Adventures of a ‘dream archaeologist’

Every night, says author, scholar and self-described “dream teacher” Robert Moss, your dreams present keys to self-healing and self-understanding, and glimpses of challenges that lie ahead in waking life. The adventure of active dreaming, he says, “is the most rewarding of all forms of travel.”

robert_moss1Touring to introduce his latest book, “The Boy Who Died and Came Back,” Moss will appear at Readers’ Book in Sonoma on Thursday, March 6 at 7:30 p.m. The reading is free. (see excerpt below)

His previous books on dreaming, shamanism and imagination include “Conscious Dreaming,” “The Three ‘Only’ Things,” and “The Secret History of Dreaming.” In his latest work, subtitled “Adventures of a Dream Archaeologist in the Multiverse,” Moss describes how he lived a whole life in another world when he died at age nine in a Melbourne hospital. He died and came back again, in another sense, in a crisis of spiritual emergence during midlife.

From 1970-1980, Moss was an editorial writer and special correspondent for “The Economist,” reporting from some 35 countries. He wrote for many other publications, including “The New York Times Magazine” and “The New Republic,” and was a regular commentator on international affairs on British television and the BBC World Service.

In 1986, Moss felt the need to get out of the commercial fast lane. In the solitude of a farm in upstate New York, he began dreaming in a language he did not know. It proved to be an archaic form of the Mohawk language. Helped by native speakers to interpret his dreams, Moss came to believe that they had put him in contact with ancient healers, calling him to a different life.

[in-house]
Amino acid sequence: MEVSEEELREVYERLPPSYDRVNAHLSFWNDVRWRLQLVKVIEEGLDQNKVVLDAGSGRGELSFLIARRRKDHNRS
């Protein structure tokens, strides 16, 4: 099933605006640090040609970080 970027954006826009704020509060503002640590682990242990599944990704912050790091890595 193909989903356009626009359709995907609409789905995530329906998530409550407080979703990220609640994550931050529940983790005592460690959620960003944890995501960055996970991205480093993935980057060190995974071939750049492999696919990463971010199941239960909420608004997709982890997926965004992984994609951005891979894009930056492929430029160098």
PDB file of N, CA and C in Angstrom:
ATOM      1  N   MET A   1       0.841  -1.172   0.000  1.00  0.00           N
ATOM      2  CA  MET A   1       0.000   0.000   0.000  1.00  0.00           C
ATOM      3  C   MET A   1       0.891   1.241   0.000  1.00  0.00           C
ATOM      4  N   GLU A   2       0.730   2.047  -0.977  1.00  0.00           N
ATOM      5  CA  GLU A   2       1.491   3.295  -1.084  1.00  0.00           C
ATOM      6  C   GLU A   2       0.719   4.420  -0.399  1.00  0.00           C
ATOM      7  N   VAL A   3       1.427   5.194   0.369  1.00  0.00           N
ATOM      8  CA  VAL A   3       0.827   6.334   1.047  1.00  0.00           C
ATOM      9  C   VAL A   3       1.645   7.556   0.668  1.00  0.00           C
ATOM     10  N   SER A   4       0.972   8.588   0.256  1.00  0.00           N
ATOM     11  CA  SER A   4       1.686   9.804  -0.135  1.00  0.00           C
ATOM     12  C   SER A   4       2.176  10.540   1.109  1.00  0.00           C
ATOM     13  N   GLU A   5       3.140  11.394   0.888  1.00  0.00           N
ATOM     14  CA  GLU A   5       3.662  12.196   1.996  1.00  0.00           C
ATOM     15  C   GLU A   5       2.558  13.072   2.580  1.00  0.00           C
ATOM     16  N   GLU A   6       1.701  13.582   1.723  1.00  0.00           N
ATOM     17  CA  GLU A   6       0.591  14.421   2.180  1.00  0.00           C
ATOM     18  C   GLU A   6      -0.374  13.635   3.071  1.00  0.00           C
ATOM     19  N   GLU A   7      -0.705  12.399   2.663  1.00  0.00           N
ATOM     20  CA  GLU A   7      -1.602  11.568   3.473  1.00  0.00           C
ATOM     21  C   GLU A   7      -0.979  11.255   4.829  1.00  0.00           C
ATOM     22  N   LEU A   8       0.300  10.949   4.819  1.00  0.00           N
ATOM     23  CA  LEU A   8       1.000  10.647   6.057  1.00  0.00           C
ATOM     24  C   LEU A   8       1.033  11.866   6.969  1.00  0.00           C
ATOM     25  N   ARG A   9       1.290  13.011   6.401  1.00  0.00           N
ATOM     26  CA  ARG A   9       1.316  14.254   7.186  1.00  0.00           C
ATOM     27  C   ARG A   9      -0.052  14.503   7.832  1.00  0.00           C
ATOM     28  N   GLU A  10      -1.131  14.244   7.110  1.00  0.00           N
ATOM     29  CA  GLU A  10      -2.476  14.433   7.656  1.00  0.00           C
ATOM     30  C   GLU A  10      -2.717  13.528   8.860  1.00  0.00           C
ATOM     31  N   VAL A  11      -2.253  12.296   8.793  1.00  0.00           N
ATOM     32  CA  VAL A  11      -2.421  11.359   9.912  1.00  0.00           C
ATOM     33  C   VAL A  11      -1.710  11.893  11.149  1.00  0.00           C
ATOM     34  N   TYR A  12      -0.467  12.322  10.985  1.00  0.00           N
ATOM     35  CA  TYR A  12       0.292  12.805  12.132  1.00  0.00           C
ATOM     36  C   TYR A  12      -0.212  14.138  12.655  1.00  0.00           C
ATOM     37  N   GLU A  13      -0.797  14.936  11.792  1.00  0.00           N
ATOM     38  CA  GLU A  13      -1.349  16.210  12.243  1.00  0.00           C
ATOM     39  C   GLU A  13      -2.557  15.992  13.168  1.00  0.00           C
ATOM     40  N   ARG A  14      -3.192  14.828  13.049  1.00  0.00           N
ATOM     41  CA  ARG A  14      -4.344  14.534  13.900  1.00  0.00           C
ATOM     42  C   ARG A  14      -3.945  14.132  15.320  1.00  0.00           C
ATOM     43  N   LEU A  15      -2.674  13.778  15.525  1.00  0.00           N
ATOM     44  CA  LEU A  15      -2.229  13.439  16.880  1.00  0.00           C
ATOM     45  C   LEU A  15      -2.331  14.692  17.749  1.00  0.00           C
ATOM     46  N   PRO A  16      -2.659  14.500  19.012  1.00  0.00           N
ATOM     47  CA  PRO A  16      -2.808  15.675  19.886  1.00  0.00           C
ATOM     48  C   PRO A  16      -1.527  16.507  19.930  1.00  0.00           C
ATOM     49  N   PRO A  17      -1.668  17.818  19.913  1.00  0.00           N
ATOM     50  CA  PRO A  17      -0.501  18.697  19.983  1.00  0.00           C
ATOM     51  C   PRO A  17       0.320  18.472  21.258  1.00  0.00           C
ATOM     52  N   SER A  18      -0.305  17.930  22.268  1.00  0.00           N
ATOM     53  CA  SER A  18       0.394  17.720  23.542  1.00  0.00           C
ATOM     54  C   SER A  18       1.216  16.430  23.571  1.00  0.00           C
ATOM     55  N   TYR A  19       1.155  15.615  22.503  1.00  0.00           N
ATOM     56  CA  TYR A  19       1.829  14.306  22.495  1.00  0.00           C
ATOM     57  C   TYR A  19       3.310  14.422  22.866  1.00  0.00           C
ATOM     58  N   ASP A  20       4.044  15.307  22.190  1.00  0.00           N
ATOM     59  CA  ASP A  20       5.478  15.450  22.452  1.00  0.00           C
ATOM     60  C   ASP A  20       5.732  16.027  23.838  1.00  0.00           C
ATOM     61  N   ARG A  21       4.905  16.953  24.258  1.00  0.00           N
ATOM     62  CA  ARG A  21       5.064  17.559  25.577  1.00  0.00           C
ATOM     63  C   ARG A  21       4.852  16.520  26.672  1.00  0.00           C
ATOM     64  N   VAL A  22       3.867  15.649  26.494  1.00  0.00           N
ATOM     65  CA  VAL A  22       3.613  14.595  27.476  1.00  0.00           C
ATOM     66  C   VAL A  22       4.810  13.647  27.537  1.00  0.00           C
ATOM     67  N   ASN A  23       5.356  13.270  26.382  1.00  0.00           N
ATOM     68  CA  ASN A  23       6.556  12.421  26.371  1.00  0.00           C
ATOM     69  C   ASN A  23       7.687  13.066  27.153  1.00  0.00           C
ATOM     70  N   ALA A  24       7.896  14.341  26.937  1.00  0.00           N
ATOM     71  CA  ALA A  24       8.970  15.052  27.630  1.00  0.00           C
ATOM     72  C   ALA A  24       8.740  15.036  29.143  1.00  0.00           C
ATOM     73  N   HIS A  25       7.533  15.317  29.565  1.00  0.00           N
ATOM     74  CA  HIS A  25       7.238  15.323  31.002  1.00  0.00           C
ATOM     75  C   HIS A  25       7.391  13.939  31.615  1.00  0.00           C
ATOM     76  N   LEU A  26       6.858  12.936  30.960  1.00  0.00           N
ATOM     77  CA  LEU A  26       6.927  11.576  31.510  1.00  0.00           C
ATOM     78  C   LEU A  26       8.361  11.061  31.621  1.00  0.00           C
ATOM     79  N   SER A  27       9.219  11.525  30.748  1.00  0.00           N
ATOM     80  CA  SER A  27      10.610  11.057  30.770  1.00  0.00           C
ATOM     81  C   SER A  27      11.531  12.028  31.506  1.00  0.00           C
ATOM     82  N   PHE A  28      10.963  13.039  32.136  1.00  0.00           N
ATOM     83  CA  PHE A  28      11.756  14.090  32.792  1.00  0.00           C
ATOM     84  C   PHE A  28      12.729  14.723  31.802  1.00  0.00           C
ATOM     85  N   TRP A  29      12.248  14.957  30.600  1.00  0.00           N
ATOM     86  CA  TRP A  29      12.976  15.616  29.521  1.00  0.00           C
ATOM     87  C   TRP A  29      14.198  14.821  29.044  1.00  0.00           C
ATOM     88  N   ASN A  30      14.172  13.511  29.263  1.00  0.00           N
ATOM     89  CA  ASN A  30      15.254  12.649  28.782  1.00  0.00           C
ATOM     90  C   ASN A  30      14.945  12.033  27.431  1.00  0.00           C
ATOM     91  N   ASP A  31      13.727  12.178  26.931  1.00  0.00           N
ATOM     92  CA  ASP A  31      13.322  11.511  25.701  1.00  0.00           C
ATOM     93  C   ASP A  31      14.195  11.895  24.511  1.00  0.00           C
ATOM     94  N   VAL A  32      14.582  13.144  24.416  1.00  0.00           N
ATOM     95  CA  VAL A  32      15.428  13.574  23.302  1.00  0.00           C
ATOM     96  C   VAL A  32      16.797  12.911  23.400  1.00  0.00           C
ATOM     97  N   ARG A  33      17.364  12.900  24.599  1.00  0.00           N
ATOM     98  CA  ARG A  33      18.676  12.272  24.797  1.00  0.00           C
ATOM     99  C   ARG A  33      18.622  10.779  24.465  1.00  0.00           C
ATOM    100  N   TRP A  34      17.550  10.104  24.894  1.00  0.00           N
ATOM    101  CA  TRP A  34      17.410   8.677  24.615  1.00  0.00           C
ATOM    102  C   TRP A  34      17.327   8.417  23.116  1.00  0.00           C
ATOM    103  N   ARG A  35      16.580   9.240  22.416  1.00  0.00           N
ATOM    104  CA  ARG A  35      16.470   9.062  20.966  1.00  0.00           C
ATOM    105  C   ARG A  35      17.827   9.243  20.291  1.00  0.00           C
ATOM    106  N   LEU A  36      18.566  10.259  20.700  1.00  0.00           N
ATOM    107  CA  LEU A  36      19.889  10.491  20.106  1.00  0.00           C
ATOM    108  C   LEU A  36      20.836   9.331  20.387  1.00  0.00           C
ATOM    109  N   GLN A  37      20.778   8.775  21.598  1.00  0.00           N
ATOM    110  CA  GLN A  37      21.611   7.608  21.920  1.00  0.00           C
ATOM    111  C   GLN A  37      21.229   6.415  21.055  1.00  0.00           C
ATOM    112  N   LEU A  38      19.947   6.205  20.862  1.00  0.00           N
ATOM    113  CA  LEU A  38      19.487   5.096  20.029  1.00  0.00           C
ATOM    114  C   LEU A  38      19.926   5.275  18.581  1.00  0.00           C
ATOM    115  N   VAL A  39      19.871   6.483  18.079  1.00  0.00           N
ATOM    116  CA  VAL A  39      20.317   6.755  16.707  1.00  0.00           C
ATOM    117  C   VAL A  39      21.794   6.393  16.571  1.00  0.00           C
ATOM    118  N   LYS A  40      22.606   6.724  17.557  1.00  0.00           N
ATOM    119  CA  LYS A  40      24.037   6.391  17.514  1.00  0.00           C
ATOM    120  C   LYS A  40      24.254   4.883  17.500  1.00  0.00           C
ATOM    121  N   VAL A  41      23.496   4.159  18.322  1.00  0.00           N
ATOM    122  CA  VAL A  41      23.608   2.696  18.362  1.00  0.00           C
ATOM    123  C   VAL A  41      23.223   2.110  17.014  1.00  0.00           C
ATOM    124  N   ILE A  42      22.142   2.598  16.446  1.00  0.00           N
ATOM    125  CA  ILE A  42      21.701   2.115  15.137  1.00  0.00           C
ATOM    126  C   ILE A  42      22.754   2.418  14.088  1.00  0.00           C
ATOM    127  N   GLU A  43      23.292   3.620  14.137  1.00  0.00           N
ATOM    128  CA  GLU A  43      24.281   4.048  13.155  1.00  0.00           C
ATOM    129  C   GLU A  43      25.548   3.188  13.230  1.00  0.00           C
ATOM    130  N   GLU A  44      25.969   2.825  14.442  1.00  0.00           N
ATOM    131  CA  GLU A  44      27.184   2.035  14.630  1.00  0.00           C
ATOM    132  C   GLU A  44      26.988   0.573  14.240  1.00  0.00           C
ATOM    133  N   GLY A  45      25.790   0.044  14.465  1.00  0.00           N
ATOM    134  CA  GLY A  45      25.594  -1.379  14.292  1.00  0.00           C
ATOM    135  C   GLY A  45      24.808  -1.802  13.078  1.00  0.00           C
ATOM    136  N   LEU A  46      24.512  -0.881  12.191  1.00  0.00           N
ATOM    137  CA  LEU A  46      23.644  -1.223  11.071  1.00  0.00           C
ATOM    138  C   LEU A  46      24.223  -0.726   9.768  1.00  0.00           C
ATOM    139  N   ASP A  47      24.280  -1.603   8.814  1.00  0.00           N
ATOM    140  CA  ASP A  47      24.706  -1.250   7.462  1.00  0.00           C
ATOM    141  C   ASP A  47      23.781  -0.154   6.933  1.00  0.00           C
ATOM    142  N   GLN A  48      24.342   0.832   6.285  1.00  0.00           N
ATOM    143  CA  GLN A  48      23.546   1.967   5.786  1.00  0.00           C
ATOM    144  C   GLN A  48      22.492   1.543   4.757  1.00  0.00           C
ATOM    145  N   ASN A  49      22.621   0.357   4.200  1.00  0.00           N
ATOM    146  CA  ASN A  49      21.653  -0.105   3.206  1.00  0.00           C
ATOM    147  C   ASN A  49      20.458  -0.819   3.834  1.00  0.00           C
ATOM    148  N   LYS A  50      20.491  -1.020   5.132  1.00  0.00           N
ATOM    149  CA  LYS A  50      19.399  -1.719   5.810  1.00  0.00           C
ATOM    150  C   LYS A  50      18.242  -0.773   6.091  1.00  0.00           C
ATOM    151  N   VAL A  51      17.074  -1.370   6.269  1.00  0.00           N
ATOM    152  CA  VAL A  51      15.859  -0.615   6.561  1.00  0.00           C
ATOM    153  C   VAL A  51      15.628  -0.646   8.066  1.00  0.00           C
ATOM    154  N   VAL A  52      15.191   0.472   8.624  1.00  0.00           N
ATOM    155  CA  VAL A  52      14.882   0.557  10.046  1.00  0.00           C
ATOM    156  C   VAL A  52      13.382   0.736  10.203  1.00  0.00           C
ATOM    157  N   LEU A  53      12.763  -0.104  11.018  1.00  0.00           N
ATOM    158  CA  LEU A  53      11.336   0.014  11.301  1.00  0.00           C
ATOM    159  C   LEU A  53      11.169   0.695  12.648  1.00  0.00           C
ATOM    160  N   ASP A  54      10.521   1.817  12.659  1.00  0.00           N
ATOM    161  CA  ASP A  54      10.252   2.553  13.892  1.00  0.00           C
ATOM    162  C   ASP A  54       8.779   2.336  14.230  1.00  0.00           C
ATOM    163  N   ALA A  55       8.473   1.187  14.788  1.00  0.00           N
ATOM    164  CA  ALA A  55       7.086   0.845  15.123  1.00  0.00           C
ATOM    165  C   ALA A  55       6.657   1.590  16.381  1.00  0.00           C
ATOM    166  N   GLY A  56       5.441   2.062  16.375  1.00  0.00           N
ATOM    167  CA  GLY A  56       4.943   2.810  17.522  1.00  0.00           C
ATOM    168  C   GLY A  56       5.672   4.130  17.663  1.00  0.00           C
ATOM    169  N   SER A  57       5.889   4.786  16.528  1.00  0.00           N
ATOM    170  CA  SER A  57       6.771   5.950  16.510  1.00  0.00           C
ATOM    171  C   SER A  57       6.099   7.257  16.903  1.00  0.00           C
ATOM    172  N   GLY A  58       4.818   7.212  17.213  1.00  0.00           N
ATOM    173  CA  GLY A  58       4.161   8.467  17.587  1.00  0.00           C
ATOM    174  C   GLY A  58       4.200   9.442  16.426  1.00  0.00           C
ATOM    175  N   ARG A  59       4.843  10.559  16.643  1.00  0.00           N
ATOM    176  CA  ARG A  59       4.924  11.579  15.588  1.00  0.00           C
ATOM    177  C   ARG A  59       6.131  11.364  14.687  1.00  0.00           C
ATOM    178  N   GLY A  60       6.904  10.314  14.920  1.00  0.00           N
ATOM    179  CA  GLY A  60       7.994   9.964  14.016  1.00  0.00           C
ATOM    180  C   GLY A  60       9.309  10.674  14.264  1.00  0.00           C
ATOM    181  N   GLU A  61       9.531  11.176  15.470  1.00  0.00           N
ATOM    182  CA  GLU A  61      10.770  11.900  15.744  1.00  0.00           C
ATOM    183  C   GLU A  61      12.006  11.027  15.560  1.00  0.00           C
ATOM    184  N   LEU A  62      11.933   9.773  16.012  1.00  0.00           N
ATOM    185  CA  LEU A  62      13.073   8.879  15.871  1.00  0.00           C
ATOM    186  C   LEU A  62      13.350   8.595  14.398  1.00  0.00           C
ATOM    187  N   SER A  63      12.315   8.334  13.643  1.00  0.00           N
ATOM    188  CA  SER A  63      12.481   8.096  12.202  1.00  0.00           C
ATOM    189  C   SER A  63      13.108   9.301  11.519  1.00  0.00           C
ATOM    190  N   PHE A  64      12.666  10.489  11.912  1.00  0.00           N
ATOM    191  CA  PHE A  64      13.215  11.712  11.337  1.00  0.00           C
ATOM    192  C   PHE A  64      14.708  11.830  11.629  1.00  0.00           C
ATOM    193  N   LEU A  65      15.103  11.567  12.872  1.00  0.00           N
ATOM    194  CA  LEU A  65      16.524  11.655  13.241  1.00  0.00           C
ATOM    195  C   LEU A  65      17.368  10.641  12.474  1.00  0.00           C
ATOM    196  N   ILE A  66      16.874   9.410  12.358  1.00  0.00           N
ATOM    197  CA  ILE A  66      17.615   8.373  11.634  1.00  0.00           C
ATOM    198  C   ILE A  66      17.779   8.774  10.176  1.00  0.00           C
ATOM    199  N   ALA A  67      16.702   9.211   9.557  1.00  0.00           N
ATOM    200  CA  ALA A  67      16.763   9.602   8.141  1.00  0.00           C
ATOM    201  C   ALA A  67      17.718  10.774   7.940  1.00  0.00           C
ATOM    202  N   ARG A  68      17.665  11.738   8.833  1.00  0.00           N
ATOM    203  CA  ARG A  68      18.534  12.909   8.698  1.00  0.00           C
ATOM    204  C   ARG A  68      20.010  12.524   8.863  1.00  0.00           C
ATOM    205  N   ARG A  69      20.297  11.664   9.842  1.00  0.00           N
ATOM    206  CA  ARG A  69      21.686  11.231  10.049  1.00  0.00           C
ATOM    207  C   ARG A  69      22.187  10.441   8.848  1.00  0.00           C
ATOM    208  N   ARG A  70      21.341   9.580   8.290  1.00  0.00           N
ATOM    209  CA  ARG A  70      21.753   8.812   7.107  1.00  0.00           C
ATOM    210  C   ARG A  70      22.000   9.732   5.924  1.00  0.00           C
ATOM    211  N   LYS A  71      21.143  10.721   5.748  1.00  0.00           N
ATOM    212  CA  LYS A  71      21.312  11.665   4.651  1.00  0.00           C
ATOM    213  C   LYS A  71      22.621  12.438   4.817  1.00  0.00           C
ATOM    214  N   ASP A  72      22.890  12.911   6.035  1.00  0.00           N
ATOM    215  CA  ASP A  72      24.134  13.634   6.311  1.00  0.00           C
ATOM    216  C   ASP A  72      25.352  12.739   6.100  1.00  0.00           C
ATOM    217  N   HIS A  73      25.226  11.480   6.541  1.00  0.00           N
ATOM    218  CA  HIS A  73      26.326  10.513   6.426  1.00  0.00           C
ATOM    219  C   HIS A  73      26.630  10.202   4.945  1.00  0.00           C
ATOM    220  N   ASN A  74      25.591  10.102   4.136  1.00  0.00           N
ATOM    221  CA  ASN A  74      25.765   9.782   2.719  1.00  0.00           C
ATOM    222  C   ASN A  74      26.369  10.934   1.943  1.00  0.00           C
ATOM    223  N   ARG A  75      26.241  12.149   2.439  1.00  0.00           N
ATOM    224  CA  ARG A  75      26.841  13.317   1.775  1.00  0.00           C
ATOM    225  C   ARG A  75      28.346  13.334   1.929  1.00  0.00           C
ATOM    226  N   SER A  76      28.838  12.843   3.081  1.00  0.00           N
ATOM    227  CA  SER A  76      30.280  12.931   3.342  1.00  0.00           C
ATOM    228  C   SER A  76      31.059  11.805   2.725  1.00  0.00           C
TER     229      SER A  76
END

The experience led him “on a path for which there has been no career track in our culture.” He began writing on the subject (the new book is his ninth) and developed Active Dreaming, “an original synthesis of dreamwork and shamanism.”

The March 6 event is free. Readers’ Books is located at 130 E. Napa St. in Sonoma.


Cracked or creative: speaking of coincidence

By Robert Moss

Coincidences are homing beacons. They are secret handshakes from the universe. They are extraordinary sources of guidance and direction.

The great psychologist Carl Jung lived by coincidence, and achieved a profound understanding that through the study of coincidence we will come to grasp that there is no real separation between mind and matter at any level of reality — a finding confirmed by the best of our physicists. He taught that the incidents of our lives and the patterns of our world are connected by meaning, and that meaningful coincidence may guide us to the hidden order of events.

Jung was so fed up with the reflexive dismissal of coincidence as only coincidence that he labored heroically to give us a new vocabulary with which to describe both the phenomenon and its character. He coined the word “synchronicity” and it has since achieved wide circulation. The term is unsatisfactory. It refers to things happening at the same time, but an interesting run of coincidence can play out over a longer period.